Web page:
The YNAB software has only two categories for income: you can categorize it as income for this month or income for next month. I've got my buffer set up already, so when I get paid I categorize it as income for next month. When next month comes, I assign all of the dollars available to budget categories until I have no more money available to budget. And if I didn't spend everything last month it means I have more money available to budget this month, which means I can add more toward meeitng my goals. Rinse and repeat...

The process of budgeting and of being aware how much you have left to spend can be a powerful motivator in helping you rein in your spending. I've tried other budgeting methods and they work too, but YNAB is worth a try -- even just reading the free PDF book may be enough to get you on the right track.

[edited to add a bit more detail]


Last edited by brad on Tue Aug 07, 2012 11:24 am, edited 2 times in total.

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 Post subject: Re: Mistakes, I've made a few. But I'm trying to fix them.
PostPosted: Tue Aug 07, 2012 10:53 am 

Joined: Thu Apr 05, 2007 3:05 pm
Posts: 1356
Oh, and one more thing: The $50,000 for your short-term goals that feels "huge and impossible." Another great book I read recently is "Switch: How to Change Things When Change is Hard," by Chip and Dan Heath. It's actually one of the most useful books I've ever read in my life. One of the many practical lessons in that book is to "shrink the change." Break it down until it no longer spooks you. Instead of saying you need $50,000 to achieve your goals, break those goals down into smaller, individual goals, and figure out how much you need to achieve each one. Spread them out in a realistic fashion and budget for them. Mark them as done as you achieve each one.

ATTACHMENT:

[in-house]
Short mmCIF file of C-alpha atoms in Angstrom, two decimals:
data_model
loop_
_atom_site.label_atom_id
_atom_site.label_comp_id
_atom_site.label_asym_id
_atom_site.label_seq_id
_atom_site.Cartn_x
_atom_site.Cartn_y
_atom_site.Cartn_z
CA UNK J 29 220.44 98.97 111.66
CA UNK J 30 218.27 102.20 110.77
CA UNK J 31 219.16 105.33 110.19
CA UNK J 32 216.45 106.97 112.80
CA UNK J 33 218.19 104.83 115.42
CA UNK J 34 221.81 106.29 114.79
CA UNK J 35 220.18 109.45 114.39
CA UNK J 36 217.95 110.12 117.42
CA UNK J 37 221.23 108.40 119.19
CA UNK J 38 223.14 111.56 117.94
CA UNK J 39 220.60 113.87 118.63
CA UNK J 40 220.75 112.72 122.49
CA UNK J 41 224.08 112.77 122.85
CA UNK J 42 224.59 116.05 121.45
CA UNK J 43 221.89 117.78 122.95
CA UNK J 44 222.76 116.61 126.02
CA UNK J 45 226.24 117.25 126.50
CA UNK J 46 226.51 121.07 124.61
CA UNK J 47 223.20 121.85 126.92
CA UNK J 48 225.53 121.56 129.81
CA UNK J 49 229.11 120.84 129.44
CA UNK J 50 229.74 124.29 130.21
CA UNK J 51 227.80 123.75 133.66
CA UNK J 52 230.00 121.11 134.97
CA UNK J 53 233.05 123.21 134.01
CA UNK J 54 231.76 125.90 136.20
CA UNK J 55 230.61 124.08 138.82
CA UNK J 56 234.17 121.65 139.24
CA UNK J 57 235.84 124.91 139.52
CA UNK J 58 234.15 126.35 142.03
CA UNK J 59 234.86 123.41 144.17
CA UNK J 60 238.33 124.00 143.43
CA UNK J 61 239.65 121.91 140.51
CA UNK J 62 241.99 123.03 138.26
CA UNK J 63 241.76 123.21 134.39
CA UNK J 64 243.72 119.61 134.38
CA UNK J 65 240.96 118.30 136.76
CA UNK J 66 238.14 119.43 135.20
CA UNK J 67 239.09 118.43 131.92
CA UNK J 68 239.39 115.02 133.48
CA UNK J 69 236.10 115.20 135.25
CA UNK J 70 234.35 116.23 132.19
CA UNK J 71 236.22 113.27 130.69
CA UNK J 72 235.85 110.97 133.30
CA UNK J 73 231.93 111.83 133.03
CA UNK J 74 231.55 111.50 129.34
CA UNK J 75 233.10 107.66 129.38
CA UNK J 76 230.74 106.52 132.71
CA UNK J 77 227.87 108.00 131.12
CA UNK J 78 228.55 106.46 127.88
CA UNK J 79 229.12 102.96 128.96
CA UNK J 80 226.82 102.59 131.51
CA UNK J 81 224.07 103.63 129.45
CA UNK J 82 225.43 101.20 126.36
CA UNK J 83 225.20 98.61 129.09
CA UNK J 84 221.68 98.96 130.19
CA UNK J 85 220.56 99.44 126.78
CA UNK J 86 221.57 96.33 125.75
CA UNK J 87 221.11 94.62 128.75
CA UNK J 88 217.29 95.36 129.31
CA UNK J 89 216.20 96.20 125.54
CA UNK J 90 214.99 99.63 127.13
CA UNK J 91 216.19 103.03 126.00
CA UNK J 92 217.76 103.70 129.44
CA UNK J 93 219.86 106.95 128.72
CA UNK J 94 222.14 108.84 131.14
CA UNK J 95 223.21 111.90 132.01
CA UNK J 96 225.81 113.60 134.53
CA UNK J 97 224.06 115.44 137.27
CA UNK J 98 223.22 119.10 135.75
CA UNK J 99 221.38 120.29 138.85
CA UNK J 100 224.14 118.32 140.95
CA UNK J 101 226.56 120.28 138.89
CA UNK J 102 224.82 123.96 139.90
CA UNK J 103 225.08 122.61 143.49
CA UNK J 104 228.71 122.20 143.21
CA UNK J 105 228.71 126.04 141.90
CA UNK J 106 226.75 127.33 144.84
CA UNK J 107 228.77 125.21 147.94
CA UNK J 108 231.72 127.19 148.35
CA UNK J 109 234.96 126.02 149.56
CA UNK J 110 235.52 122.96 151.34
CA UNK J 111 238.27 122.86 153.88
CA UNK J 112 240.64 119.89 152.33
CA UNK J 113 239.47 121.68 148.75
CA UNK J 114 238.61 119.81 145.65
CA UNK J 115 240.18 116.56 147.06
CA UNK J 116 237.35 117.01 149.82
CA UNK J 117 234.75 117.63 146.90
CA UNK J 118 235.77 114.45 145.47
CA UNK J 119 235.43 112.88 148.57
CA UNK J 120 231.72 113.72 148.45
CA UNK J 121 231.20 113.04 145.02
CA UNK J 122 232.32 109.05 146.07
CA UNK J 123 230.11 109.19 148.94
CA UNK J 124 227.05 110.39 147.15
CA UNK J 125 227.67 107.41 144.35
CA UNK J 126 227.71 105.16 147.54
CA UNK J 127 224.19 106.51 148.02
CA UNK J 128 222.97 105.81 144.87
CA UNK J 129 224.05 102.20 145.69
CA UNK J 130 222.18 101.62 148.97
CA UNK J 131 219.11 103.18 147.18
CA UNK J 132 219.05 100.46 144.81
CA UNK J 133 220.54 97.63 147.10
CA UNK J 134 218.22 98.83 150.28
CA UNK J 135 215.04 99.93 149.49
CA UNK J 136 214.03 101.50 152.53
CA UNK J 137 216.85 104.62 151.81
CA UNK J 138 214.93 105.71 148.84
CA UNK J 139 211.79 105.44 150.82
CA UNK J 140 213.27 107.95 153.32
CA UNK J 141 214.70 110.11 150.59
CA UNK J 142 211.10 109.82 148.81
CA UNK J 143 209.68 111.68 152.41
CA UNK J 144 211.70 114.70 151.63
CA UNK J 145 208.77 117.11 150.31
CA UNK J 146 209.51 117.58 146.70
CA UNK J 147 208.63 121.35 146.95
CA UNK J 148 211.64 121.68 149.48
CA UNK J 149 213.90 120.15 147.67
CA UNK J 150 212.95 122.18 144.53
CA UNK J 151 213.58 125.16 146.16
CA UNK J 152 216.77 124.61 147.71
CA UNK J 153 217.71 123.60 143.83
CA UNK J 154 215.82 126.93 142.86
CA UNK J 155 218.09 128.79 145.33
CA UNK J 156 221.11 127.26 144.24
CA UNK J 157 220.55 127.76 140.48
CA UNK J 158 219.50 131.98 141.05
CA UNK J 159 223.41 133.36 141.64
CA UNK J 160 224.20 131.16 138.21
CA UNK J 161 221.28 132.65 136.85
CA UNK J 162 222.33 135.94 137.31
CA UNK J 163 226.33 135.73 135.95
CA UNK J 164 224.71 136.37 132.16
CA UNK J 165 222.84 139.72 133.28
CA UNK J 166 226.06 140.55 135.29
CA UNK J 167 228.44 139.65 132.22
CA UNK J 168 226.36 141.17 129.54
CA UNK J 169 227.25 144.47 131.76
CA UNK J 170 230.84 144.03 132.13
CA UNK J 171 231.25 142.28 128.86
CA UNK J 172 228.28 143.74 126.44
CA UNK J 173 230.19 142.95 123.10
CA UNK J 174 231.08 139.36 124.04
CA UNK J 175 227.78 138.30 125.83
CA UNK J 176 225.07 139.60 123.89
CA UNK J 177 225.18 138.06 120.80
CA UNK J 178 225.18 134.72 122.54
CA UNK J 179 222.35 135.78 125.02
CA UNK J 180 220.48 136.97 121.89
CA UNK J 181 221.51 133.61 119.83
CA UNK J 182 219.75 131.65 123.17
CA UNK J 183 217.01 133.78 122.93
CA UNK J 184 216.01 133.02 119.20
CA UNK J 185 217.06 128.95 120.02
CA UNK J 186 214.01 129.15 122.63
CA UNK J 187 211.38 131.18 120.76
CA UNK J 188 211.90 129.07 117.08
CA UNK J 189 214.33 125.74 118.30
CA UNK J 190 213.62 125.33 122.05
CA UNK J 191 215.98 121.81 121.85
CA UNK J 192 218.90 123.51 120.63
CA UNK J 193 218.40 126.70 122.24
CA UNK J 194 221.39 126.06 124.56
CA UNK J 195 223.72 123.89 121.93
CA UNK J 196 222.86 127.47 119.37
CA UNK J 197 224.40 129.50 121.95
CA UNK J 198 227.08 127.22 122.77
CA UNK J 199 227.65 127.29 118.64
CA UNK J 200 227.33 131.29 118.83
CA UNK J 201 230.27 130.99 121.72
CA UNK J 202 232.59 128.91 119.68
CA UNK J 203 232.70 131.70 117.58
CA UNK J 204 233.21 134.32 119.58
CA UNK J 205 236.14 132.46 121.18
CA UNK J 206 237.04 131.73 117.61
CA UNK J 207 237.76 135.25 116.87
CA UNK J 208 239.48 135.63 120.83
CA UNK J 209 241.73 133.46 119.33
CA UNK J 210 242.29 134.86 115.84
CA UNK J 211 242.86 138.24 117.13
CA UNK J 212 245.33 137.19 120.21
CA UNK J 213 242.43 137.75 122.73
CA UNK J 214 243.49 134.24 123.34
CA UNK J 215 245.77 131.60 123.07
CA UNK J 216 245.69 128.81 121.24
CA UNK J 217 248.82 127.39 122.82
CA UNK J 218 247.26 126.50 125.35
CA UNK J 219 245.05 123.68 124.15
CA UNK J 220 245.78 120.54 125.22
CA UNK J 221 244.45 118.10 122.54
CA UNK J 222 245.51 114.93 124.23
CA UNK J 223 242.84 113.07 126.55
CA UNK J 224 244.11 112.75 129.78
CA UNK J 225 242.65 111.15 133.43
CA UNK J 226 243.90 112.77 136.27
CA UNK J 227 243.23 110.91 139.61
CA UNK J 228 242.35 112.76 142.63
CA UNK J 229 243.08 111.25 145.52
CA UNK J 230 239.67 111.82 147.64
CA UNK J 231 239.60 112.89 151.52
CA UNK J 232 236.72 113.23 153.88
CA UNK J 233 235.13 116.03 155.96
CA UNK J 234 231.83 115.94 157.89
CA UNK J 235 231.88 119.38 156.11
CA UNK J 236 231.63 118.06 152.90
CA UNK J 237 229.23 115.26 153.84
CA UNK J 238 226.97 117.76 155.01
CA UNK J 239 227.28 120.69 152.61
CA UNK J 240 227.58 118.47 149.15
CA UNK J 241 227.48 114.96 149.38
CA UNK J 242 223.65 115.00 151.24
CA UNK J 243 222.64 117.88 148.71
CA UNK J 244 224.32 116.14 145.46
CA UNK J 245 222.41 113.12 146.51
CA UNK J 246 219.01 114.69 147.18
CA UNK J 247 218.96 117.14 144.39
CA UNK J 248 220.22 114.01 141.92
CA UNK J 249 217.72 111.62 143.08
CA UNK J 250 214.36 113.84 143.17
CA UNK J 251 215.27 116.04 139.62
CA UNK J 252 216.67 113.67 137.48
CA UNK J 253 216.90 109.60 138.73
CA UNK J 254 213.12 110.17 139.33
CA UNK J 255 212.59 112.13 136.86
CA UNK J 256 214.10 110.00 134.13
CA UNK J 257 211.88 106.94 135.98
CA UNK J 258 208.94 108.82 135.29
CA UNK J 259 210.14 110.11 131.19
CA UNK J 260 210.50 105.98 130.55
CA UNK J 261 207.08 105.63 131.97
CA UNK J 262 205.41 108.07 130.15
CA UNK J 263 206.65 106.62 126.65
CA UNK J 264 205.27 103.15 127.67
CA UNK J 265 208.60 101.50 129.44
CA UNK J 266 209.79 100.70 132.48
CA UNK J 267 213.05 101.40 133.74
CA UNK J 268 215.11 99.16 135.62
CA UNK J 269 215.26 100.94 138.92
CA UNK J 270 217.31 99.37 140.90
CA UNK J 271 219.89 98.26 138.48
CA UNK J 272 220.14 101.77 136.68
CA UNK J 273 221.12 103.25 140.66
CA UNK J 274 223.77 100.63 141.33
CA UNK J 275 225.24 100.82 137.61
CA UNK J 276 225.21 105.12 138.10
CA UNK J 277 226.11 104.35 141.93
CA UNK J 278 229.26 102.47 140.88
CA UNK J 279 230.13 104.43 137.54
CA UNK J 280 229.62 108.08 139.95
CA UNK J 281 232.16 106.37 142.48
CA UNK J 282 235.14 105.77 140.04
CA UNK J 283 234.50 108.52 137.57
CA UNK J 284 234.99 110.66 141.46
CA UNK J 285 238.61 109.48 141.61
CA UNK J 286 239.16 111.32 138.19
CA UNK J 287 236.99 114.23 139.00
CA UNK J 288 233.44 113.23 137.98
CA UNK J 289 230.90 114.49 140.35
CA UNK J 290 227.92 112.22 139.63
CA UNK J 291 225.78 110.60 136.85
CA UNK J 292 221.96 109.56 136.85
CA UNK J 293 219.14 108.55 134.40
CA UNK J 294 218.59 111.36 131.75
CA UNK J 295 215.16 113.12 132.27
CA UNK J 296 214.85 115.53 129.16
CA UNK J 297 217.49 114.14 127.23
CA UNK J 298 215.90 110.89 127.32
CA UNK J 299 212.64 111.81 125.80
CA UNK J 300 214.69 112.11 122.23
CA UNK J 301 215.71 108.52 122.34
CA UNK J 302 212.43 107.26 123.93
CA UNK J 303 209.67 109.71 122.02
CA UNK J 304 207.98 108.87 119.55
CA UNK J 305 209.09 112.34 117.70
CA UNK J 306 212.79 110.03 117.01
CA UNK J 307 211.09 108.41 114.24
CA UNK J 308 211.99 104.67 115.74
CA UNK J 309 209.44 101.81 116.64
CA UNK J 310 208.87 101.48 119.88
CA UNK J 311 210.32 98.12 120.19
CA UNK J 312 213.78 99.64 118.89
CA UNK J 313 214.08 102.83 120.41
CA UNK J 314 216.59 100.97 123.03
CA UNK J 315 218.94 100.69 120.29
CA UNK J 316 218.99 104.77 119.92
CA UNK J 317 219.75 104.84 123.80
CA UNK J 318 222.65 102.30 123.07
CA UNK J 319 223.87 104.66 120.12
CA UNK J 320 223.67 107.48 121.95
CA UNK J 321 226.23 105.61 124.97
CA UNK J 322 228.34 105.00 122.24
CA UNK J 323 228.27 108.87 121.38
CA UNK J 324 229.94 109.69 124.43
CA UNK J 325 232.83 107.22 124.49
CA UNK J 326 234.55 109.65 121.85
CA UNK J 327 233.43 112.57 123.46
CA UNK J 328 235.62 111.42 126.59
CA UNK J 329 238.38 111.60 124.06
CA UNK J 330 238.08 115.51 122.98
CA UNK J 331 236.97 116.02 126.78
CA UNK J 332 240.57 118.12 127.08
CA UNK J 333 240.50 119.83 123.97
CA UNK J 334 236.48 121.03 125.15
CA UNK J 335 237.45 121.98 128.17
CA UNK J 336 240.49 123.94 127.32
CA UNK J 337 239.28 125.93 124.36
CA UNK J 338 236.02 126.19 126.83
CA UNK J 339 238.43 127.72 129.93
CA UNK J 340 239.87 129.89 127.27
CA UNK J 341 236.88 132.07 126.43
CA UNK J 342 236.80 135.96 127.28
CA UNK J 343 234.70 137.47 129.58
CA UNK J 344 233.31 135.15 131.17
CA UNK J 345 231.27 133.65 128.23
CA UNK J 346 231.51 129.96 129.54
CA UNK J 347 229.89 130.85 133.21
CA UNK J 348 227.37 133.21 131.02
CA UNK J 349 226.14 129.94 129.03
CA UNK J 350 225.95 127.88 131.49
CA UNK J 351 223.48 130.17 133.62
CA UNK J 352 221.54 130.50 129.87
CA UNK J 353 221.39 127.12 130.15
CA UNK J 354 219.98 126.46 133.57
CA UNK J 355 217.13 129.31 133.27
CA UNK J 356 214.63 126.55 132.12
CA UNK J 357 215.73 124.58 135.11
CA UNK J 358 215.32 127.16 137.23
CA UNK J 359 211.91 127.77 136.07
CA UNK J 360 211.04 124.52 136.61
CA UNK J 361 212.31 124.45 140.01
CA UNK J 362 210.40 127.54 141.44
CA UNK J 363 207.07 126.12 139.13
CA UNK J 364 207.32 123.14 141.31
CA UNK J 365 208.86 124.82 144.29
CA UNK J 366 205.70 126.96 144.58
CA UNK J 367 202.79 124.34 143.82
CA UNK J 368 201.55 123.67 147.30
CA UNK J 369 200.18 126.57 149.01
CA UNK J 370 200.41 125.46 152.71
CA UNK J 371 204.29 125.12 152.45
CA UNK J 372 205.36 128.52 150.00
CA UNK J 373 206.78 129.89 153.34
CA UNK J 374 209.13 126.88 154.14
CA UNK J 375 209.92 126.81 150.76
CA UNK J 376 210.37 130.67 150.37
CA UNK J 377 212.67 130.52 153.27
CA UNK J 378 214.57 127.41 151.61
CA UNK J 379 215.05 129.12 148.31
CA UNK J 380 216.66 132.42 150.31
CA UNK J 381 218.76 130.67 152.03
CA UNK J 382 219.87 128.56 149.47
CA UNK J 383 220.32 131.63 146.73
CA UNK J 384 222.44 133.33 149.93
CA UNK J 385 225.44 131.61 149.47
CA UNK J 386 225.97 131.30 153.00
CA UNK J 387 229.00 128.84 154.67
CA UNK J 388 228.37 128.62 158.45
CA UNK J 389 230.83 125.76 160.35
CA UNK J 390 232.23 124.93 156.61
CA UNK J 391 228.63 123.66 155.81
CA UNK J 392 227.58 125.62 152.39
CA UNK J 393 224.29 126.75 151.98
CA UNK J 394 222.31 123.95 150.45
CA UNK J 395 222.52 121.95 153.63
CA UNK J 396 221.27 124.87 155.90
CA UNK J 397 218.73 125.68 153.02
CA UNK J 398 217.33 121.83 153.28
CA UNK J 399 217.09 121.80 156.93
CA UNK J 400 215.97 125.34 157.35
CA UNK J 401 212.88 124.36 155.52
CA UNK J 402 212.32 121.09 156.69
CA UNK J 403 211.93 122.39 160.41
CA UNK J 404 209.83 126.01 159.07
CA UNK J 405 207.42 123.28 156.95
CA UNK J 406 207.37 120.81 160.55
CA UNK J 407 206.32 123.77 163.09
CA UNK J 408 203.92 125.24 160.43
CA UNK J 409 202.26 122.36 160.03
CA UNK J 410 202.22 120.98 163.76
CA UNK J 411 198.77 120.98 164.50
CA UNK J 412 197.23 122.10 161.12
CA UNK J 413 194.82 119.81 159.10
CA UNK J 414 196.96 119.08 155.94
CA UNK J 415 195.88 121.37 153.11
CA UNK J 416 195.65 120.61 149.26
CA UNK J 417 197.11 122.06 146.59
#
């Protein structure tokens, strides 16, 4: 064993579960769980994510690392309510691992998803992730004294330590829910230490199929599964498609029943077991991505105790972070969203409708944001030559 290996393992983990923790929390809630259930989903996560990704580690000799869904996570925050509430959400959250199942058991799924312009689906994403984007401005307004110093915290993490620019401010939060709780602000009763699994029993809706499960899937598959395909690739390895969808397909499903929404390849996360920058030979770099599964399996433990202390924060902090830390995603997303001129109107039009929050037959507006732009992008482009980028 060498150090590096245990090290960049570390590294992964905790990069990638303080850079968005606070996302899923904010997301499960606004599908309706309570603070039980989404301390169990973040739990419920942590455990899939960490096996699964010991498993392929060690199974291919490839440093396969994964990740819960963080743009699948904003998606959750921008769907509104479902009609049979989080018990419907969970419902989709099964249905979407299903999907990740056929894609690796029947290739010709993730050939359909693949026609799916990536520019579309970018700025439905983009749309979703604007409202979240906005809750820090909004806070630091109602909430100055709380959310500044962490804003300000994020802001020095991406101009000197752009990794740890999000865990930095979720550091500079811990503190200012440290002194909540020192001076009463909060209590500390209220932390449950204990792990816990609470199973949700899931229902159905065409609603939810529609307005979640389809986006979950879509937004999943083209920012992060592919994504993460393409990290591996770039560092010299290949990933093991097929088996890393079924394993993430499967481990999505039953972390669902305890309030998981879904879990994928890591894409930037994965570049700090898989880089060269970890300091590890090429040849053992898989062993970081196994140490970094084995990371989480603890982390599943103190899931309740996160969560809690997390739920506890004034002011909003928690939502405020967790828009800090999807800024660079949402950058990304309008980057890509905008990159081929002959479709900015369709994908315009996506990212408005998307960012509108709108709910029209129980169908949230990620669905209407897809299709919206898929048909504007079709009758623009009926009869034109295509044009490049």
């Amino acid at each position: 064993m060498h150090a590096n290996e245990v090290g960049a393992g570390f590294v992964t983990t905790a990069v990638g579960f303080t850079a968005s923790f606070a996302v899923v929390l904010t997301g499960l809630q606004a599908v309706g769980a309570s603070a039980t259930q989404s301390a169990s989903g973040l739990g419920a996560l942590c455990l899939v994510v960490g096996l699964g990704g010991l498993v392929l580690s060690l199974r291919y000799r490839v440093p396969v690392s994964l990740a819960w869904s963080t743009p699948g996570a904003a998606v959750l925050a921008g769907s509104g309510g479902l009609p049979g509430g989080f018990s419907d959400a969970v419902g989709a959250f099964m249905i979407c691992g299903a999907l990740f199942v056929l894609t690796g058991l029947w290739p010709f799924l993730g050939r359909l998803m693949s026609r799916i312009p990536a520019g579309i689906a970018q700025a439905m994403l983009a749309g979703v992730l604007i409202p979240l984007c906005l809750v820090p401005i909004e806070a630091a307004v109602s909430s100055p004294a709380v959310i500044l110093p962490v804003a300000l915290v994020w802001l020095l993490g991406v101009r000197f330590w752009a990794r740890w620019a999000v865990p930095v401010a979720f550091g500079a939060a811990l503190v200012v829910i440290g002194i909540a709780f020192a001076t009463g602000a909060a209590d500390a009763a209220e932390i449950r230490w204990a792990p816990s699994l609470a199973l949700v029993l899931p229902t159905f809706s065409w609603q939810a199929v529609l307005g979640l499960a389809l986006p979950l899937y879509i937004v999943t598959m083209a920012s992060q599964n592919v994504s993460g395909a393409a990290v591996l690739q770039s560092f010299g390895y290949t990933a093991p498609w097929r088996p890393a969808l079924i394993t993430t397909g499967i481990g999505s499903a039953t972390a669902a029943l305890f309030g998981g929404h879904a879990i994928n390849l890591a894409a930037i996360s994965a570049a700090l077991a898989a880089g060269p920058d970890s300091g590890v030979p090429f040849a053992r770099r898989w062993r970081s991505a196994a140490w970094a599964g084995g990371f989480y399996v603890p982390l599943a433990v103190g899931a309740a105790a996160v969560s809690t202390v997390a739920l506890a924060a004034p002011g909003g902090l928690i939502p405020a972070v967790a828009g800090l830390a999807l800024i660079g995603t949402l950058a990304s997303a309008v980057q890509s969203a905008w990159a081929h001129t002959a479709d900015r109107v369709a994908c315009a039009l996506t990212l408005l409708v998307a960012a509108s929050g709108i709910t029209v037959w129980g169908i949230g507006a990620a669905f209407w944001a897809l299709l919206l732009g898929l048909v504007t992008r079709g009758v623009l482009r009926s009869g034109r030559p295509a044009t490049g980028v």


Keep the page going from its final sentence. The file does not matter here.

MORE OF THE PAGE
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 Post subject: Re: Mistakes, I've made a few. But I'm trying to fix them.
PostPosted: Tue Aug 07, 2012 12:29 pm 

Joined: Fri Jul 29, 2011 8:38 am
Posts: 210
Welcome, Margerie -

I agree with Brad that a budget (even if you don't do it forever) could help you figure out where your money is going. You're spending as much on food as your mortgage...that's crazy! Anyway, tracking your spending for a few months will give you ideas of areas that you can cut.

What are your short-term goals? Just coming up with a number like $50k is overwhelming. Break them down like Brad said.